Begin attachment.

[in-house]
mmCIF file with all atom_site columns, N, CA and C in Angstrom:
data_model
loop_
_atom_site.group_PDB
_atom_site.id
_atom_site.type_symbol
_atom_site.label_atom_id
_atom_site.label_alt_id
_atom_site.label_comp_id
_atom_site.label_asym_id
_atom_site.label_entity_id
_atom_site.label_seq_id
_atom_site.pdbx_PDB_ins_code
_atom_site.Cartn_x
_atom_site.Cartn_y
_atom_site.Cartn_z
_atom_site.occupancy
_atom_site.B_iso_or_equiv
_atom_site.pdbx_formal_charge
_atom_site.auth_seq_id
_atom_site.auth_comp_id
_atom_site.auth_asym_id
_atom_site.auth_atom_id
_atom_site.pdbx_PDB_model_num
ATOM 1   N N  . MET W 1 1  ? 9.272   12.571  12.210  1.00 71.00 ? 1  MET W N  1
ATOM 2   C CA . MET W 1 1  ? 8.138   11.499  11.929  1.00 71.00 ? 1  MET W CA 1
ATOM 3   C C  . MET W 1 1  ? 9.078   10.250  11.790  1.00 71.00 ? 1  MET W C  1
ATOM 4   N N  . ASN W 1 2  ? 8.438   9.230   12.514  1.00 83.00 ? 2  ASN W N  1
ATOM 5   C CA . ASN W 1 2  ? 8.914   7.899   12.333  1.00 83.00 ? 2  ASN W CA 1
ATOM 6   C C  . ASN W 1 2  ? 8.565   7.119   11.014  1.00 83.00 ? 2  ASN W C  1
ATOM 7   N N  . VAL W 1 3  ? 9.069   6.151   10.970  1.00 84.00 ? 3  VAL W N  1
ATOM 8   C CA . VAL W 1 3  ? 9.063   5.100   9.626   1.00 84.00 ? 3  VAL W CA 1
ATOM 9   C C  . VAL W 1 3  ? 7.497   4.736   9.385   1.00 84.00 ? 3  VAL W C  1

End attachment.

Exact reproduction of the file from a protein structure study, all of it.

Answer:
[in-house]
mmCIF file with all atom_site columns, N, CA and C in Angstrom:
data_model
loop_
_atom_site.group_PDB
_atom_site.id
_atom_site.type_symbol
_atom_site.label_atom_id
_atom_site.label_alt_id
_atom_site.label_comp_id
_atom_site.label_asym_id
_atom_site.label_entity_id
_atom_site.label_seq_id
_atom_site.pdbx_PDB_ins_code
_atom_site.Cartn_x
_atom_site.Cartn_y
_atom_site.Cartn_z
_atom_site.occupancy
_atom_site.B_iso_or_equiv
_atom_site.pdbx_formal_charge
_atom_site.auth_seq_id
_atom_site.auth_comp_id
_atom_site.auth_asym_id
_atom_site.auth_atom_id
_atom_site.pdbx_PDB_model_num
ATOM 1   N N  . MET W 1 1  ? 9.272   12.571  12.210  1.00 71.00 ? 1  MET W N  1
ATOM 2   C CA . MET W 1 1  ? 8.138   11.499  11.929  1.00 71.00 ? 1  MET W CA 1
ATOM 3   C C  . MET W 1 1  ? 9.078   10.250  11.790  1.00 71.00 ? 1  MET W C  1
ATOM 4   N N  . ASN W 1 2  ? 8.438   9.230   12.514  1.00 83.00 ? 2  ASN W N  1
ATOM 5   C CA . ASN W 1 2  ? 8.914   7.899   12.333  1.00 83.00 ? 2  ASN W CA 1
ATOM 6   C C  . ASN W 1 2  ? 8.565   7.119   11.014  1.00 83.00 ? 2  ASN W C  1
ATOM 7   N N  . VAL W 1 3  ? 9.069   6.151   10.970  1.00 84.00 ? 3  VAL W N  1
ATOM 8   C CA . VAL W 1 3  ? 9.063   5.100   9.626   1.00 84.00 ? 3  VAL W CA 1
ATOM 9   C C  . VAL W 1 3  ? 7.497   4.736   9.385   1.00 84.00 ? 3  VAL W C  1